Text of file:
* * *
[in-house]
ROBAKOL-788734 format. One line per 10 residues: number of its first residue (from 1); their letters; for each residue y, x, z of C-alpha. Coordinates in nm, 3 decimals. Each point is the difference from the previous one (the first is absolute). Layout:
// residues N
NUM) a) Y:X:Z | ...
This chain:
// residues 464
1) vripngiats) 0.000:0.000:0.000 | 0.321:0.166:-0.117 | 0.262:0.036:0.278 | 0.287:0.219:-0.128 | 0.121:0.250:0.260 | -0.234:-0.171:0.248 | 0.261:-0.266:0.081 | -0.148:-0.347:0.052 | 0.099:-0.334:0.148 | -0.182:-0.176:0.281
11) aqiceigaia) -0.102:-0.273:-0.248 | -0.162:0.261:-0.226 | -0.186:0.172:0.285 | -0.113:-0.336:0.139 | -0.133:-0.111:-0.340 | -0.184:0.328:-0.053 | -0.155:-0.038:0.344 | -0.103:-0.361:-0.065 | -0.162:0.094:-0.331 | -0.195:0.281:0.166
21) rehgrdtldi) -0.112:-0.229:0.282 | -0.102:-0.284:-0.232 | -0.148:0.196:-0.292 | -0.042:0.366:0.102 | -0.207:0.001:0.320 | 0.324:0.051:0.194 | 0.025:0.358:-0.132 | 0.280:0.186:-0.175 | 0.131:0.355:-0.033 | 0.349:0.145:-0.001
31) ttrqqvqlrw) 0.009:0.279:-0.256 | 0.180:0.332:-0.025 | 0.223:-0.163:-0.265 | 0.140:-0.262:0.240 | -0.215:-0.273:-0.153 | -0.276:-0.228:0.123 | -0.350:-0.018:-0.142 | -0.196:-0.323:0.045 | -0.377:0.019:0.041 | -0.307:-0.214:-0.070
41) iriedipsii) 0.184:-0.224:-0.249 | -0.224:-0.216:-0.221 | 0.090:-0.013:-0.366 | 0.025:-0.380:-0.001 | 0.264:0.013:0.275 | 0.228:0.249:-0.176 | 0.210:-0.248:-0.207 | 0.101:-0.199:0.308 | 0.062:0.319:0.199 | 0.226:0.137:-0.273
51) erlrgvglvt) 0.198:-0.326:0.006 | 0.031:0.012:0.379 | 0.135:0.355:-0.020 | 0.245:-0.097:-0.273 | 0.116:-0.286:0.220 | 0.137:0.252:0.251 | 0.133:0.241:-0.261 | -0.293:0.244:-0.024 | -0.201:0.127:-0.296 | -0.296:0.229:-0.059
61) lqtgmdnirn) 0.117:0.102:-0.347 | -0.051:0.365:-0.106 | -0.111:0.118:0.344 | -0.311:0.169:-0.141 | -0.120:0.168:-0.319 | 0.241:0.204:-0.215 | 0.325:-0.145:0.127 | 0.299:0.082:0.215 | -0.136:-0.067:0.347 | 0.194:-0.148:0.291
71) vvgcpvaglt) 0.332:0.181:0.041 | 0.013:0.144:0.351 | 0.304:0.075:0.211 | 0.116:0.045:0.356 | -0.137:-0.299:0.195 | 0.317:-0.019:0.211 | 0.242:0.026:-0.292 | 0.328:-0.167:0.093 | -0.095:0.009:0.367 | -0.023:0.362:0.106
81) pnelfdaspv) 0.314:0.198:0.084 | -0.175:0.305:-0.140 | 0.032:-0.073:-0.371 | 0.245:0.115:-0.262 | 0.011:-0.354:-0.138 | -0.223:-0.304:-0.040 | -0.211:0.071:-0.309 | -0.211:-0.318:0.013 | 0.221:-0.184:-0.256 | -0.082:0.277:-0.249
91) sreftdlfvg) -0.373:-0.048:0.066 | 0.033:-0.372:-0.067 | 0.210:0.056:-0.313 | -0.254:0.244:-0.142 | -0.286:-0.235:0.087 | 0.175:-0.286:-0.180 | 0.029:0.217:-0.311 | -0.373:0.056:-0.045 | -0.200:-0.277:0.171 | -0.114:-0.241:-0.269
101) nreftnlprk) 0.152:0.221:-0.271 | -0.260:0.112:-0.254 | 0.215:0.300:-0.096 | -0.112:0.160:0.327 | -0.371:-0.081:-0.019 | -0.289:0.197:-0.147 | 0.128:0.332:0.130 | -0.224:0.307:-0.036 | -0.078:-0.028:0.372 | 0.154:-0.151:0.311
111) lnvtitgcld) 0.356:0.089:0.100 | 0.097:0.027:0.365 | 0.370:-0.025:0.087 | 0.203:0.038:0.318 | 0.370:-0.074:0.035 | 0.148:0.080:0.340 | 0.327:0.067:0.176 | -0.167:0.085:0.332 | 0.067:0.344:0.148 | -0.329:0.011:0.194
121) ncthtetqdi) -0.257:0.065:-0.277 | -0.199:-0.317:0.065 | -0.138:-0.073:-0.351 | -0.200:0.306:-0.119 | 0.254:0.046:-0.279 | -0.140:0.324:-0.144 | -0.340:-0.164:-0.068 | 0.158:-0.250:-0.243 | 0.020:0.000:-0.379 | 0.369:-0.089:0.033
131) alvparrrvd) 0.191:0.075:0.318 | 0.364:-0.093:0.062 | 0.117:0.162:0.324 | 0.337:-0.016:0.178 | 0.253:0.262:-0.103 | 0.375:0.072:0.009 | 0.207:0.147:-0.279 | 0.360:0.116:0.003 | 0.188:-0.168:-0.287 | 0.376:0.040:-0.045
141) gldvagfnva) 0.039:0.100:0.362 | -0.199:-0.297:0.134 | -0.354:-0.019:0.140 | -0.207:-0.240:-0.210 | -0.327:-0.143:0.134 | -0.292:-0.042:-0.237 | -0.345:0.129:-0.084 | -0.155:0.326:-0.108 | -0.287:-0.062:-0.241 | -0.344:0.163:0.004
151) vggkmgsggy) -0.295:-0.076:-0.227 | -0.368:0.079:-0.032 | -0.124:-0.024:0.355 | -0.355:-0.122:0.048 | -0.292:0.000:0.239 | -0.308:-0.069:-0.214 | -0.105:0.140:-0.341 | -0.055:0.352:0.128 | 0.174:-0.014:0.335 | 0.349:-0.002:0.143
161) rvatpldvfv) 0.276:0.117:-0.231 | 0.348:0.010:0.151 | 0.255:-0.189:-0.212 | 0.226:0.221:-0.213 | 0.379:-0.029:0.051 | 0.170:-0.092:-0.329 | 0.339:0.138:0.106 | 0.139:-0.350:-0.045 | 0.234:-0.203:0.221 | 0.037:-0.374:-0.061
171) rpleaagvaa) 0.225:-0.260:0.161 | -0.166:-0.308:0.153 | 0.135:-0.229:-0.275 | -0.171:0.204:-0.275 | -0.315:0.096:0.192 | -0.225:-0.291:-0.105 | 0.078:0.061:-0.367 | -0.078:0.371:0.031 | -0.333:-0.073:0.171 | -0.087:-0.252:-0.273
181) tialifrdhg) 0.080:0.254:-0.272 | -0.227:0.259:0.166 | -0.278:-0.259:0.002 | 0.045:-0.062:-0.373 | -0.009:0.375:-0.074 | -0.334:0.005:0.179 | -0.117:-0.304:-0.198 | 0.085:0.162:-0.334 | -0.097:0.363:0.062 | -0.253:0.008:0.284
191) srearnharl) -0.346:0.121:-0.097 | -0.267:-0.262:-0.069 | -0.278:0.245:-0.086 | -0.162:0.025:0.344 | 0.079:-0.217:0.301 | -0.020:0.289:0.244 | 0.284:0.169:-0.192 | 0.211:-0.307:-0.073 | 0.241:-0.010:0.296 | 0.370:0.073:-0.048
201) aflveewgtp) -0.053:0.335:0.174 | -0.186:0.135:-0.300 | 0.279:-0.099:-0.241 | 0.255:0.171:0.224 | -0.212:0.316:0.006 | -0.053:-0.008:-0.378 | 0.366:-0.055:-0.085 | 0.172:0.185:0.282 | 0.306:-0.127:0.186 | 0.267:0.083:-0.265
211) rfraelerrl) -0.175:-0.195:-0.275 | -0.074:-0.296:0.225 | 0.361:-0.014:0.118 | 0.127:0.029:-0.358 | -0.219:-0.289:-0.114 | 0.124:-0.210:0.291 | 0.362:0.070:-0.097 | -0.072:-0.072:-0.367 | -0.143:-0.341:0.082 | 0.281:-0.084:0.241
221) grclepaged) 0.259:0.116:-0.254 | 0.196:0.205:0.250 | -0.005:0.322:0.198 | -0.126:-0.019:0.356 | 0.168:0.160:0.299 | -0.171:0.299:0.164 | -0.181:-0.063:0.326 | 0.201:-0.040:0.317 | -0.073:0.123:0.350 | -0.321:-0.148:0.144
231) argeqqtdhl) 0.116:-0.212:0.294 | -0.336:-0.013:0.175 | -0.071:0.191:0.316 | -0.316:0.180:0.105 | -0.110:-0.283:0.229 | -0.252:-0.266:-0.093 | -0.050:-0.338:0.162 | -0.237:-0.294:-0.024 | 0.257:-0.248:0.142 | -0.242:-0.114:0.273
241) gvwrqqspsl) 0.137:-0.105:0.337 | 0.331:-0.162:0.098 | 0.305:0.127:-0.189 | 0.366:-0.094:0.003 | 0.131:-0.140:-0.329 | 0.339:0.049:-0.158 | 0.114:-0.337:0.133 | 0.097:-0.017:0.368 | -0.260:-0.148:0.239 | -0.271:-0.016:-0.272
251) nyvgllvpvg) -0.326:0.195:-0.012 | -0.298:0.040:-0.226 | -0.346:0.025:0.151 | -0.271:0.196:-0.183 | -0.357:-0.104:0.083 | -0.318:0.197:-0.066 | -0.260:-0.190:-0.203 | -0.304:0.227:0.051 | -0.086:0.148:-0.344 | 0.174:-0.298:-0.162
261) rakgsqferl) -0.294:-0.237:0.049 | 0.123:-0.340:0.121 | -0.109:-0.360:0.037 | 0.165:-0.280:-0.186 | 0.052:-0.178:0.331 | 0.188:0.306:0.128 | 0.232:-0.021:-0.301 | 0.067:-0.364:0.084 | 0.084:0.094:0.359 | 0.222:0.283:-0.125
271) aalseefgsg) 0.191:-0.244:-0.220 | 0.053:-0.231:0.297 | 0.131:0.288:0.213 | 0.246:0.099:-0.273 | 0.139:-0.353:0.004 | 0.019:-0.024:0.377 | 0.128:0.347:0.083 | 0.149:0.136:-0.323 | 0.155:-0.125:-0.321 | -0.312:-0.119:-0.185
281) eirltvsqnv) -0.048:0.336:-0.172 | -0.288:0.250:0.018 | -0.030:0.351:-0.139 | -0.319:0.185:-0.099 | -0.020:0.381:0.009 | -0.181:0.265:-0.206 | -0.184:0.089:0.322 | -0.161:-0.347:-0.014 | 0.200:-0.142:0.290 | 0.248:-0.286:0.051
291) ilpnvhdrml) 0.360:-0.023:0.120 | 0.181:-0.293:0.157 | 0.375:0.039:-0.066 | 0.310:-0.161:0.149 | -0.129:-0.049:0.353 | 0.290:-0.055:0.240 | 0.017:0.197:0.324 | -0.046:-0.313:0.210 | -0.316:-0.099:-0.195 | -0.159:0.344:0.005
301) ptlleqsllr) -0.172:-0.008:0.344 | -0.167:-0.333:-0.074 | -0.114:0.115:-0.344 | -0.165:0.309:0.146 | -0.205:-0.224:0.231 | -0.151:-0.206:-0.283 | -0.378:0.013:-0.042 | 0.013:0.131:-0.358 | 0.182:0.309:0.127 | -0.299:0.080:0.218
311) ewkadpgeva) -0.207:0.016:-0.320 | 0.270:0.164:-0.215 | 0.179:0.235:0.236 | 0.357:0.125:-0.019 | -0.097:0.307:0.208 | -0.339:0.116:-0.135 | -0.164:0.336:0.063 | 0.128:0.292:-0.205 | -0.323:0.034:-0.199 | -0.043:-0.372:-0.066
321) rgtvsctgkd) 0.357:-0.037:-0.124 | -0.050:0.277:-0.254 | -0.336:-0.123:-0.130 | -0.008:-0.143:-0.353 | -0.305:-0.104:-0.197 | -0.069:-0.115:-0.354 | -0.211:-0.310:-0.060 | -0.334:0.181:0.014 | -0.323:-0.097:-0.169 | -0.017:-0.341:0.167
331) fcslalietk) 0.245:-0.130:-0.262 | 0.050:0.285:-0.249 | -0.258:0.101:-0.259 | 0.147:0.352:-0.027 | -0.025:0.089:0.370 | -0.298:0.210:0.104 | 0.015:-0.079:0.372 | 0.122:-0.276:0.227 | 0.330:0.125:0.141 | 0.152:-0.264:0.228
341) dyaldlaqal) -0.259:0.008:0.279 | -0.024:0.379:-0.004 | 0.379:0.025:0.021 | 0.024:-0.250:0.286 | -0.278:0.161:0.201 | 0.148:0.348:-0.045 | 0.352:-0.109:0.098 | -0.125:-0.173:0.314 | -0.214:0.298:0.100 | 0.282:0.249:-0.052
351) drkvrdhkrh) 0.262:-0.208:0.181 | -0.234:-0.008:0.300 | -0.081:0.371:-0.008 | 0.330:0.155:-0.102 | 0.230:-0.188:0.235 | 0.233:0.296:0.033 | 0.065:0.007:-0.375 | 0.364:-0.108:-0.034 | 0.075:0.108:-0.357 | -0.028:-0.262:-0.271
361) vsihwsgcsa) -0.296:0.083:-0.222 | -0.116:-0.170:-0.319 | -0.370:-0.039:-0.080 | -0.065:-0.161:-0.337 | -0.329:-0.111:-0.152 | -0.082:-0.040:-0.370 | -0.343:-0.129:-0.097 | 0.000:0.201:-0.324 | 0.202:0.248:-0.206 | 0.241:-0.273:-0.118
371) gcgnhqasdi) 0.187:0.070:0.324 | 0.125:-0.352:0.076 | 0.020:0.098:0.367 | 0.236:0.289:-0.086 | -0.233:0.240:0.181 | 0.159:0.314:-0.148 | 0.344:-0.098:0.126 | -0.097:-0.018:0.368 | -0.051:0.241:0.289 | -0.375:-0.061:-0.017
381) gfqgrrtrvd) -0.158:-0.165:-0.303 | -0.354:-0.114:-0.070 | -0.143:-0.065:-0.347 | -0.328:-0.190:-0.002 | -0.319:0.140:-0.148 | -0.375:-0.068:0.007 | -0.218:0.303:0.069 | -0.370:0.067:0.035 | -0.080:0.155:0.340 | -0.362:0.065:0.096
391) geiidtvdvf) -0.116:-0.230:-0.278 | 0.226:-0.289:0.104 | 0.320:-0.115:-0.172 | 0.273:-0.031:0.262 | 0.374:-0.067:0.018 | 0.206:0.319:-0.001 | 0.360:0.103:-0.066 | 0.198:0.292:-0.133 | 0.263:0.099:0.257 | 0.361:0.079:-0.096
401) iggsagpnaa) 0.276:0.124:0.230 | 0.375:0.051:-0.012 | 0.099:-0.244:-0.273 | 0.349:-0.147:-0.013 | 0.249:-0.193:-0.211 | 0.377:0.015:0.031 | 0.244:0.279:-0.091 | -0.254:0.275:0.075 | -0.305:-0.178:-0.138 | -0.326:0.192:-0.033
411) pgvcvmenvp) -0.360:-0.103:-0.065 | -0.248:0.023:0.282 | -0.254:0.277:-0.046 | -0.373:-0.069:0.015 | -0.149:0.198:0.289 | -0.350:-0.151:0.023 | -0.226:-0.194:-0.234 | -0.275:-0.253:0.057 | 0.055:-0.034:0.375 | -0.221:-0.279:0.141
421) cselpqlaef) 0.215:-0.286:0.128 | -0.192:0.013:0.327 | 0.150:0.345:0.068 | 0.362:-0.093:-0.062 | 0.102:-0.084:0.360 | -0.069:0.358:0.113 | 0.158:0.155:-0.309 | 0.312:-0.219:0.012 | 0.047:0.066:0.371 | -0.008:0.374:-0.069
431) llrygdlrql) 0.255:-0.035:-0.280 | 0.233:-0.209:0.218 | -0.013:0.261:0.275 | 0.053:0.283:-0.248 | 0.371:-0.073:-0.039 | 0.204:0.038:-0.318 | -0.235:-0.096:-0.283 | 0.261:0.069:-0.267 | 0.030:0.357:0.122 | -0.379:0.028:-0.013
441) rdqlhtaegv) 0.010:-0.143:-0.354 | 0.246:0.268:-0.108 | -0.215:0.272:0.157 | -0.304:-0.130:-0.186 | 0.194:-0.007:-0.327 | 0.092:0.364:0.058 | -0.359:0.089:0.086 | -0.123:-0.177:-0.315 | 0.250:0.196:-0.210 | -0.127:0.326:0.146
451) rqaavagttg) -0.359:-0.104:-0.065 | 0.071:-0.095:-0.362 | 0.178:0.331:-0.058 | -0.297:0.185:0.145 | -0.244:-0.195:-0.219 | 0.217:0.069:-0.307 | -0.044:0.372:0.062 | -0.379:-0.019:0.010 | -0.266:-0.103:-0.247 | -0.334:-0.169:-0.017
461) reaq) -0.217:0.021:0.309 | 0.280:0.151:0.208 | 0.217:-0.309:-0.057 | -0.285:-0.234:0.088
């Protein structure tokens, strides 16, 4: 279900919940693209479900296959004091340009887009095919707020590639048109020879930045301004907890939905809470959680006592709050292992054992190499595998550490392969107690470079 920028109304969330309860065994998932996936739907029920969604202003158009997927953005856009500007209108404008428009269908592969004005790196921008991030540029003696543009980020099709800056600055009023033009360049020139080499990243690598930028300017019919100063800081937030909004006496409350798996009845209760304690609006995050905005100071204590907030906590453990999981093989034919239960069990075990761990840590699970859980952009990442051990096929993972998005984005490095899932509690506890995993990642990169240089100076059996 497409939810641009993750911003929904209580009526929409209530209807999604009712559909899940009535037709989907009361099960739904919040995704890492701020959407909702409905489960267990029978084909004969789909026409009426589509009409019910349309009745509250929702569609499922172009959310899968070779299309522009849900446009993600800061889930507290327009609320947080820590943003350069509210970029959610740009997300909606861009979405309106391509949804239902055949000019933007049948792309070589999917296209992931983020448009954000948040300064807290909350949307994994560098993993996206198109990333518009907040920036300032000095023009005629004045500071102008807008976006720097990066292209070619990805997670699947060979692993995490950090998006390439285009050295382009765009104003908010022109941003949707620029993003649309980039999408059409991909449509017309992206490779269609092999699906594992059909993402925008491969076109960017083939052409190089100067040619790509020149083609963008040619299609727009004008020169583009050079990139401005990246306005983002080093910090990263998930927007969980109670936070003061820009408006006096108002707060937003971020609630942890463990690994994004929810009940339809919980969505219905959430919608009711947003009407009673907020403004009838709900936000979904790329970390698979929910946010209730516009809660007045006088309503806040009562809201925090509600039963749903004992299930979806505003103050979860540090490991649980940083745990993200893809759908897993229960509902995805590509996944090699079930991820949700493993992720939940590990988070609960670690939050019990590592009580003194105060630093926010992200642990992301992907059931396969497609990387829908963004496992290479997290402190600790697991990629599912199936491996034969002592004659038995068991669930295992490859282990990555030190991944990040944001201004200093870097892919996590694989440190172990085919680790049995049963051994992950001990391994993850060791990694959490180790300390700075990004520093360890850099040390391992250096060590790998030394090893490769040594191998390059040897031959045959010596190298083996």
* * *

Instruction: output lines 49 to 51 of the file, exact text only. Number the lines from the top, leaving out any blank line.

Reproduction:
421) cselpqlaef) 0.215:-0.286:0.128 | -0.192:0.013:0.327 | 0.150:0.345:0.068 | 0.362:-0.093:-0.062 | 0.102:-0.084:0.360 | -0.069:0.358:0.113 | 0.158:0.155:-0.309 | 0.312:-0.219:0.012 | 0.047:0.066:0.371 | -0.008:0.374:-0.069
431) llrygdlrql) 0.255:-0.035:-0.280 | 0.233:-0.209:0.218 | -0.013:0.261:0.275 | 0.053:0.283:-0.248 | 0.371:-0.073:-0.039 | 0.204:0.038:-0.318 | -0.235:-0.096:-0.283 | 0.261:0.069:-0.267 | 0.030:0.357:0.122 | -0.379:0.028:-0.013
441) rdqlhtaegv) 0.010:-0.143:-0.354 | 0.246:0.268:-0.108 | -0.215:0.272:0.157 | -0.304:-0.130:-0.186 | 0.194:-0.007:-0.327 | 0.092:0.364:0.058 | -0.359:0.089:0.086 | -0.123:-0.177:-0.315 | 0.250:0.196:-0.210 | -0.127:0.326:0.146